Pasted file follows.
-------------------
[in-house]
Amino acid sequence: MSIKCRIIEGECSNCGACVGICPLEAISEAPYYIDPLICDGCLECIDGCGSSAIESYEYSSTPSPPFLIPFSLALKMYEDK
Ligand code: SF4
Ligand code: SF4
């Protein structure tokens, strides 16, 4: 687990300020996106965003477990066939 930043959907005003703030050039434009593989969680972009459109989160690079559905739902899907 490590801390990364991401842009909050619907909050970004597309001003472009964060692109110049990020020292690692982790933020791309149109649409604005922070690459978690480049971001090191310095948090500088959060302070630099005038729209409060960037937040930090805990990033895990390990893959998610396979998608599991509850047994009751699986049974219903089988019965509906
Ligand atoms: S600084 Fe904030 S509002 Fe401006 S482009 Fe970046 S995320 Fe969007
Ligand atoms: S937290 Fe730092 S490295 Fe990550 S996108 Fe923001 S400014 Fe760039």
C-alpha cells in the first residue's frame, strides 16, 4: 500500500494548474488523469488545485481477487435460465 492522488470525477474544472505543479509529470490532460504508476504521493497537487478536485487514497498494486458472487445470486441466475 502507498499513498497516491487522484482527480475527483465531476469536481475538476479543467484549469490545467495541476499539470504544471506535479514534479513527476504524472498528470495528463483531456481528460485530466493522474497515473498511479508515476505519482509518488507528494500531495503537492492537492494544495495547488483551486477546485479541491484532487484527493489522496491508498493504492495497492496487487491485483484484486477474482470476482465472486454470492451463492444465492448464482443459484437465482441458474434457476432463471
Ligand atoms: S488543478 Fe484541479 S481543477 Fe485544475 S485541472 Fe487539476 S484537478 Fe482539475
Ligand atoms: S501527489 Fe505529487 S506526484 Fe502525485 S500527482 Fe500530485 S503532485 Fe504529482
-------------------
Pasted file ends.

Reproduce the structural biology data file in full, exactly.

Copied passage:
[in-house]
Amino acid sequence: MSIKCRIIEGECSNCGACVGICPLEAISEAPYYIDPLICDGCLECIDGCGSSAIESYEYSSTPSPPFLIPFSLALKMYEDK
Ligand code: SF4
Ligand code: SF4
């Protein structure tokens, strides 16, 4: 687990300020996106965003477990066939 930043959907005003703030050039434009593989969680972009459109989160690079559905739902899907 490590801390990364991401842009909050619907909050970004597309001003472009964060692109110049990020020292690692982790933020791309149109649409604005922070690459978690480049971001090191310095948090500088959060302070630099005038729209409060960037937040930090805990990033895990390990893959998610396979998608599991509850047994009751699986049974219903089988019965509906
Ligand atoms: S600084 Fe904030 S509002 Fe401006 S482009 Fe970046 S995320 Fe969007
Ligand atoms: S937290 Fe730092 S490295 Fe990550 S996108 Fe923001 S400014 Fe760039």
C-alpha cells in the first residue's frame, strides 16, 4: 500500500494548474488523469488545485481477487435460465 492522488470525477474544472505543479509529470490532460504508476504521493497537487478536485487514497498494486458472487445470486441466475 502507498499513498497516491487522484482527480475527483465531476469536481475538476479543467484549469490545467495541476499539470504544471506535479514534479513527476504524472498528470495528463483531456481528460485530466493522474497515473498511479508515476505519482509518488507528494500531495503537492492537492494544495495547488483551486477546485479541491484532487484527493489522496491508498493504492495497492496487487491485483484484486477474482470476482465472486454470492451463492444465492448464482443459484437465482441458474434457476432463471
Ligand atoms: S488543478 Fe484541479 S481543477 Fe485544475 S485541472 Fe487539476 S484537478 Fe482539475
Ligand atoms: S501527489 Fe505529487 S506526484 Fe502525485 S500527482 Fe500530485 S503532485 Fe504529482